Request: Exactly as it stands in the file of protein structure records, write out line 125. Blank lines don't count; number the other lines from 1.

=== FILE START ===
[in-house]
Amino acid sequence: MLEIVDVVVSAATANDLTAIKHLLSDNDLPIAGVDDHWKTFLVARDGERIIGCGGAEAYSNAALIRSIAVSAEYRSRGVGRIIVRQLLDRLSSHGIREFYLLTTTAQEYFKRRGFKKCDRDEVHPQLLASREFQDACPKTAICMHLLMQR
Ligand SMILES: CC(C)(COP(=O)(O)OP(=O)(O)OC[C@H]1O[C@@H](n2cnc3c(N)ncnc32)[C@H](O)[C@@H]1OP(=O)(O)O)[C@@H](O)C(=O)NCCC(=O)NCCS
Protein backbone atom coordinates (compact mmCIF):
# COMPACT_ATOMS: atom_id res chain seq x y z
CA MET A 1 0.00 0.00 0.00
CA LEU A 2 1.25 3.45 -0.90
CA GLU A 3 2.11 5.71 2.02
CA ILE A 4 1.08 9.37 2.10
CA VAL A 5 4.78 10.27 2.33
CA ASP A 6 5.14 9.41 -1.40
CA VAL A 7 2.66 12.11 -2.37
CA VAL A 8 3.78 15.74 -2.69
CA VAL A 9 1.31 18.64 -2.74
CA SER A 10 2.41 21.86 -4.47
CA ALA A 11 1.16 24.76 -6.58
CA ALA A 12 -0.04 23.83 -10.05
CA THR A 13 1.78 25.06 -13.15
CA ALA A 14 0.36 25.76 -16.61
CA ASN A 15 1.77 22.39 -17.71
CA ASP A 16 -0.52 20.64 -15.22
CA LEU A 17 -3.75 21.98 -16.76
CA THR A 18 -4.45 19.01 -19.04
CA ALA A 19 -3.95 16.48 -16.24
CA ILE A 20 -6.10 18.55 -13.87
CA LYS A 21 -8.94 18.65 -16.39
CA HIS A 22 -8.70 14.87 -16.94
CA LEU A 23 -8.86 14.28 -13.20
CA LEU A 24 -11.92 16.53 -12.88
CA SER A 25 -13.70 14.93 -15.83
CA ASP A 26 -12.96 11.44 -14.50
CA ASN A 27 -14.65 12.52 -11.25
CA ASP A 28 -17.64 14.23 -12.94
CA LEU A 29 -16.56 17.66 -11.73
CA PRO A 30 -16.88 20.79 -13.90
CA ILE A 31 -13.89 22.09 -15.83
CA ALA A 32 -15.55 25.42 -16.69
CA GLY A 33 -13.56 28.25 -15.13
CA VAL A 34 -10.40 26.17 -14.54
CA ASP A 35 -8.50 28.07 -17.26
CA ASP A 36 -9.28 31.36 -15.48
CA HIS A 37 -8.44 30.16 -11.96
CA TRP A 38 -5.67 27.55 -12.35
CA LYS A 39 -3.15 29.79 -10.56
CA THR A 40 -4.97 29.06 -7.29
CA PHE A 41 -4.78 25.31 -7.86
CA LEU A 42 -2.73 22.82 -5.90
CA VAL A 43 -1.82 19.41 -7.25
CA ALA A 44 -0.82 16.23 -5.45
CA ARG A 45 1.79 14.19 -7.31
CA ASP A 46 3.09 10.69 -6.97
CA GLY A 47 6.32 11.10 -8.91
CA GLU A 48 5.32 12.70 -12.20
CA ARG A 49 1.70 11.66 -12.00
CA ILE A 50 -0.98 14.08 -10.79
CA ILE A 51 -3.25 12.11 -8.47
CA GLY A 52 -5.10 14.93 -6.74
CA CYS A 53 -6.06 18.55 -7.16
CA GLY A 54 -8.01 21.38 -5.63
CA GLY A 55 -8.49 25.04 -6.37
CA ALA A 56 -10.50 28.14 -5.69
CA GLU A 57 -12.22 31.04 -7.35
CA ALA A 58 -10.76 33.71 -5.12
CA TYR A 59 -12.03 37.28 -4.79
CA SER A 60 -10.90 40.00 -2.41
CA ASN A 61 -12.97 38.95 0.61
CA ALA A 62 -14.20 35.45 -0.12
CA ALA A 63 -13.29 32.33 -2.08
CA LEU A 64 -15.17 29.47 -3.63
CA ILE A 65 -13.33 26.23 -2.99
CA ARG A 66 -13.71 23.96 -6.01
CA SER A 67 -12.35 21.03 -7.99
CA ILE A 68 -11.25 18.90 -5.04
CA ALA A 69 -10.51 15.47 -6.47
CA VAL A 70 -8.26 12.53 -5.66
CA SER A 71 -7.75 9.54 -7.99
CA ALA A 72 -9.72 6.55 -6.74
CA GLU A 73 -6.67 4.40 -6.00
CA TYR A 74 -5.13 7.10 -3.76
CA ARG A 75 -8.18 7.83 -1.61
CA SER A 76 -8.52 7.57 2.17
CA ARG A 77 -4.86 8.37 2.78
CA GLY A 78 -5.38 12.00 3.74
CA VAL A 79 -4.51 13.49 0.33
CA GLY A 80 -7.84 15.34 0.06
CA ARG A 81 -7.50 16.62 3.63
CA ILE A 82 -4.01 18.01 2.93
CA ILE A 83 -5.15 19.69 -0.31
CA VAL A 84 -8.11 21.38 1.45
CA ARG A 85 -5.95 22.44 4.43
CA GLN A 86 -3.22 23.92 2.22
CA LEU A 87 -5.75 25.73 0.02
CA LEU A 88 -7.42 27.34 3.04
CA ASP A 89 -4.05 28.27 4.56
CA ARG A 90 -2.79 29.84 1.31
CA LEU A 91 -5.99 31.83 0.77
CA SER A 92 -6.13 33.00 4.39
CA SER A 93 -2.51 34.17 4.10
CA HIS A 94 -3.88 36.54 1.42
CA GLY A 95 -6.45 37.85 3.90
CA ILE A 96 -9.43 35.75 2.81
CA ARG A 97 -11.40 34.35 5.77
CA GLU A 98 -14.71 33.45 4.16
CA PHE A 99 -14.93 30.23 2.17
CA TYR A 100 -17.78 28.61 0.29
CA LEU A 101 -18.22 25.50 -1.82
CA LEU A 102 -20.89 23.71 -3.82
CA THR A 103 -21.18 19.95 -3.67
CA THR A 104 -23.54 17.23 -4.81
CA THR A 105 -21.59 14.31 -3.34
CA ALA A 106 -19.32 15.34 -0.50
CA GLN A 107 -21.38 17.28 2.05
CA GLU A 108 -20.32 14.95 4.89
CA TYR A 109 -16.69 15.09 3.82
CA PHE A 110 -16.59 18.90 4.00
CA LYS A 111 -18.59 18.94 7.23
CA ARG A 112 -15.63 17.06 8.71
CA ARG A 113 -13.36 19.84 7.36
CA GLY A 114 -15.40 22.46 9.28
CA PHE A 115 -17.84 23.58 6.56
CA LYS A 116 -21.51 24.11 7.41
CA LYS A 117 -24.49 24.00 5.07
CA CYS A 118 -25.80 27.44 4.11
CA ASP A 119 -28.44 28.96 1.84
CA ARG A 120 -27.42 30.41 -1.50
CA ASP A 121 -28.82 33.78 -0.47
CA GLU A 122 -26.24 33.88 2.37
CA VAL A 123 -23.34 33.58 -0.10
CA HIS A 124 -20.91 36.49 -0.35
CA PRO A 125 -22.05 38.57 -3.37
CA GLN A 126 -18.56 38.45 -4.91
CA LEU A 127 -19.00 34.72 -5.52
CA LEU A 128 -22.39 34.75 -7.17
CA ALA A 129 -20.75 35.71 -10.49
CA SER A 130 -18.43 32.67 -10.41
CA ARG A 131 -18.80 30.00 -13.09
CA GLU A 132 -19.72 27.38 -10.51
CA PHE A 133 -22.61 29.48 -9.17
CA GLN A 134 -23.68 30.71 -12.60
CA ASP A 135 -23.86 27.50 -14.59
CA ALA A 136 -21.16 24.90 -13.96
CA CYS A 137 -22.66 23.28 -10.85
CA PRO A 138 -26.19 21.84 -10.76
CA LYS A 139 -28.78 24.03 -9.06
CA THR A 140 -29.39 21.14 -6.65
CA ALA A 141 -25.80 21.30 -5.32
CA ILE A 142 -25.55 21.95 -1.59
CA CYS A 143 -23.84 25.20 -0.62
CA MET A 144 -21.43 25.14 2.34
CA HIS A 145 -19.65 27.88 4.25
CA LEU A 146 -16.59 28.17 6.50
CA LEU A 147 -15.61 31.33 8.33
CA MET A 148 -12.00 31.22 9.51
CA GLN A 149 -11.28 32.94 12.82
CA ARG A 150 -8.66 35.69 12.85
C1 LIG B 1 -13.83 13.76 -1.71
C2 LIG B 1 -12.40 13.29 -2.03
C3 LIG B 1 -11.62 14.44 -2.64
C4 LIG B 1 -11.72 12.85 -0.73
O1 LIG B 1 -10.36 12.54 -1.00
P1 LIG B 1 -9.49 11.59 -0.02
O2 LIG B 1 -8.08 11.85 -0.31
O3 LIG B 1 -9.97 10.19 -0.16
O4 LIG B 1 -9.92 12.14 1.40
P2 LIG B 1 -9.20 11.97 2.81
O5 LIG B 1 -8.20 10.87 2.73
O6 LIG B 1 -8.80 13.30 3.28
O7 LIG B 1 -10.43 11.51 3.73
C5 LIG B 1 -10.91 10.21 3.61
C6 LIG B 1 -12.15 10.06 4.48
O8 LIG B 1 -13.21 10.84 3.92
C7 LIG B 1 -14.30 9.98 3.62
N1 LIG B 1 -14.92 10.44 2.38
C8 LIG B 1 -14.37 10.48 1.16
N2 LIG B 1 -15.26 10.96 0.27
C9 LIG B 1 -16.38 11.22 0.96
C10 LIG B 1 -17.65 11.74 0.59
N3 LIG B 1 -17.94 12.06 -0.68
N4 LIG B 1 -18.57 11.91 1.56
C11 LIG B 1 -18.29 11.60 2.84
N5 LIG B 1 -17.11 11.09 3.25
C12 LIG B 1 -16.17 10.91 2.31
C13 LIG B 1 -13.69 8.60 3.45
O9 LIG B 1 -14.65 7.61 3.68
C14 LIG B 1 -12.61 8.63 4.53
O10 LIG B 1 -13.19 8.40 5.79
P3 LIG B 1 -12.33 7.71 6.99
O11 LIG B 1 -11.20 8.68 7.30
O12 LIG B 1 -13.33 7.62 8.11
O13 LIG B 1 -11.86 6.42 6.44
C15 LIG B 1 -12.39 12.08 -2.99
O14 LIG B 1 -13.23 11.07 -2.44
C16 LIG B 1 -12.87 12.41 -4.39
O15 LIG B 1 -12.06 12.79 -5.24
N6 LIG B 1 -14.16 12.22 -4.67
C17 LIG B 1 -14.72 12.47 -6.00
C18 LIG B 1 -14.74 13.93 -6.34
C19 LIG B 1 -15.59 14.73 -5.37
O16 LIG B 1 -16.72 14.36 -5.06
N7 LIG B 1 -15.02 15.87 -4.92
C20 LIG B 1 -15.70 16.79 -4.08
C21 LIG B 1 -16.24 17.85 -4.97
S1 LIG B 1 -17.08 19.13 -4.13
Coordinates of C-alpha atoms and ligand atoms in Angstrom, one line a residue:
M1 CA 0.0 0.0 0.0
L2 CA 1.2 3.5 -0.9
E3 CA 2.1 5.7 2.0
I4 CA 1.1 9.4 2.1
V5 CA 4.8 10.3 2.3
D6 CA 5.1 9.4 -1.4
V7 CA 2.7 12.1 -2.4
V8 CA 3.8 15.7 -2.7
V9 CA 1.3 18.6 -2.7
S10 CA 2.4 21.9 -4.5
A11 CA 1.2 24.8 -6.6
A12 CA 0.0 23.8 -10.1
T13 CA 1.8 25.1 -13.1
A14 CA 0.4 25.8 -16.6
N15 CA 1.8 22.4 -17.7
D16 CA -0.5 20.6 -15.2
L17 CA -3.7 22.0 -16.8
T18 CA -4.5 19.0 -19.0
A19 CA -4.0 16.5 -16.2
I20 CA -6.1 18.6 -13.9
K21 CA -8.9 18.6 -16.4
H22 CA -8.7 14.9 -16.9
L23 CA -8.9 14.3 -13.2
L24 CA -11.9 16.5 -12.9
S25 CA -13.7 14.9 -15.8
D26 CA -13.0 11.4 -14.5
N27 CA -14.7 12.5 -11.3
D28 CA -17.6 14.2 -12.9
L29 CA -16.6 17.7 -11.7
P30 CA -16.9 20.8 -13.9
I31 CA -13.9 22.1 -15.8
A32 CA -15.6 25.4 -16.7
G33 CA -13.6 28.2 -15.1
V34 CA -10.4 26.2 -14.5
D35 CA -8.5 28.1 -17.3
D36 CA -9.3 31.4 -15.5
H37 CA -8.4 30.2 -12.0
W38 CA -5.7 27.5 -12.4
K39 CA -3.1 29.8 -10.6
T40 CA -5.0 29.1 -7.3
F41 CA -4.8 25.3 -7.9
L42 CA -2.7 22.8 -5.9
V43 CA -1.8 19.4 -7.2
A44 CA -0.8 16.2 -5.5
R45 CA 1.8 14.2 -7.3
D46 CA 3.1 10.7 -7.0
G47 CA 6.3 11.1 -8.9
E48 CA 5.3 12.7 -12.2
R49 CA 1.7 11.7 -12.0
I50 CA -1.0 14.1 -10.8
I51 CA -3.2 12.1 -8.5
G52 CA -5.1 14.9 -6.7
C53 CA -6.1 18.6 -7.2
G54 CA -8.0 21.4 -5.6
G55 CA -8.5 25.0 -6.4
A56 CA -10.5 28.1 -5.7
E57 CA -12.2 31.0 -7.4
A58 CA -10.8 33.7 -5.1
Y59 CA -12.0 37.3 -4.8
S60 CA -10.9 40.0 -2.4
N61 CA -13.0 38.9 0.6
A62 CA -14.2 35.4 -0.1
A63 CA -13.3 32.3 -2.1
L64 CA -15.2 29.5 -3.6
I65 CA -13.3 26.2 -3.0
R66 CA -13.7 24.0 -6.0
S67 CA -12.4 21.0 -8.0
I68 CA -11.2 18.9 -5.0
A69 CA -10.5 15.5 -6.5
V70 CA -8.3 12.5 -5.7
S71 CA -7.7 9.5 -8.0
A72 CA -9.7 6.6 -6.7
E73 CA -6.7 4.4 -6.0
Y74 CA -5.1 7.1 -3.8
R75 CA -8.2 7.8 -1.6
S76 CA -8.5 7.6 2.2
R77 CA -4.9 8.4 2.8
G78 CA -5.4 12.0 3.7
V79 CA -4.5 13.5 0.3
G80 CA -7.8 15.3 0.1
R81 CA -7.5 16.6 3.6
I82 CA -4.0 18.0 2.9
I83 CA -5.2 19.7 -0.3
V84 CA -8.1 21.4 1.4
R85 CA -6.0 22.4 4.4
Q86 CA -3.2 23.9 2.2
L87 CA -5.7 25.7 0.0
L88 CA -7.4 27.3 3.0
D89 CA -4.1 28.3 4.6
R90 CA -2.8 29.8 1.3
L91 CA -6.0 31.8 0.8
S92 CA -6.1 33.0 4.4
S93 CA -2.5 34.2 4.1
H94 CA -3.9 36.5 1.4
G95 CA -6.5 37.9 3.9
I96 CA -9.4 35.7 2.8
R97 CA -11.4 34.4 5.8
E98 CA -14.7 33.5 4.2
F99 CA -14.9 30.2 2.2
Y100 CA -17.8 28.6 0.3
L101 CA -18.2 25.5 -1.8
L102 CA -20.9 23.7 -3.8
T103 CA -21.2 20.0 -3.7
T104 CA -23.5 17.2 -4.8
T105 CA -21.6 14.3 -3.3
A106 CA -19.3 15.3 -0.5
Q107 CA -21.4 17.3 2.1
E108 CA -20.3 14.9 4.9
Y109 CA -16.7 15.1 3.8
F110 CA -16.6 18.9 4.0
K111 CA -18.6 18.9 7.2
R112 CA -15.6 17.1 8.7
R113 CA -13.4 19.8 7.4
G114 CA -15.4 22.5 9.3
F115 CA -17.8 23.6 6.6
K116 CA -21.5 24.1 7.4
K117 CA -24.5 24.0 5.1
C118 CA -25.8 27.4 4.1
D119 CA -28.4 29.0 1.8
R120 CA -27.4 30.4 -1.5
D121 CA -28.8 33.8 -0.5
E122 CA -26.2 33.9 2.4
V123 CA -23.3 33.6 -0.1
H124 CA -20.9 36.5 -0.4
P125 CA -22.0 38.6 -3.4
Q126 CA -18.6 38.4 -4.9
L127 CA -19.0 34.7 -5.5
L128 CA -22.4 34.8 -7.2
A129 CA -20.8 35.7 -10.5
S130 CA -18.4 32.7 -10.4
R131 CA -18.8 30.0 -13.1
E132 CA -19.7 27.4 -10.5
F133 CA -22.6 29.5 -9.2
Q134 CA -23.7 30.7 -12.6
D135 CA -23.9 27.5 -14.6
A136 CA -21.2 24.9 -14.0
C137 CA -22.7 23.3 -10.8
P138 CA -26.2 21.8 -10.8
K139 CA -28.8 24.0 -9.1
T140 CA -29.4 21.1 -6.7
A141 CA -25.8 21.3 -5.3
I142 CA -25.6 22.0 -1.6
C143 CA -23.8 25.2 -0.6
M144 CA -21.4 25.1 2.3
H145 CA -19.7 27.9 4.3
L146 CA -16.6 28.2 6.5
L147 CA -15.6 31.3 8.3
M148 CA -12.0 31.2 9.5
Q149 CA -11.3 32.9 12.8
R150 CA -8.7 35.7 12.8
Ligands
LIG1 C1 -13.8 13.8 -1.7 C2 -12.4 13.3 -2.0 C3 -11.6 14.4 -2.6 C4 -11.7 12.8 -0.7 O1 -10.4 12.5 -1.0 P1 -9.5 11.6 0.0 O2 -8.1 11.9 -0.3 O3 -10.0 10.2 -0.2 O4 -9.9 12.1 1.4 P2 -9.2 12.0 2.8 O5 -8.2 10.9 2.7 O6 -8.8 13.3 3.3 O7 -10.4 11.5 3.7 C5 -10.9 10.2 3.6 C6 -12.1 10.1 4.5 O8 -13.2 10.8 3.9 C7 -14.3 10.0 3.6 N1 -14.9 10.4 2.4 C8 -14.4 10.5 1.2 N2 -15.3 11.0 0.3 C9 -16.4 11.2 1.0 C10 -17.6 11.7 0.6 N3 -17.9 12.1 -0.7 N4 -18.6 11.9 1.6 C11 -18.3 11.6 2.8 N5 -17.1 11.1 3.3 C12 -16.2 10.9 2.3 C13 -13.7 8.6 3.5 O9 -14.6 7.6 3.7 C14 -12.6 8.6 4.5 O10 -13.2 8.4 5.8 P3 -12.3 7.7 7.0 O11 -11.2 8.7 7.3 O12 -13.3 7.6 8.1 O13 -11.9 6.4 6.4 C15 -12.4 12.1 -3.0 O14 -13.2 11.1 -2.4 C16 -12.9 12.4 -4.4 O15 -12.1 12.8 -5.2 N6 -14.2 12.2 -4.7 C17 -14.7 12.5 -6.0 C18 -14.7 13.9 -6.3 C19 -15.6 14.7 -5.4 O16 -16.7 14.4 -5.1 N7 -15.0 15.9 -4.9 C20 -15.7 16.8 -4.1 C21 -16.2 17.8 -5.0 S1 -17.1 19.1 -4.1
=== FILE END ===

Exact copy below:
CA ARG A 120 -27.42 30.41 -1.50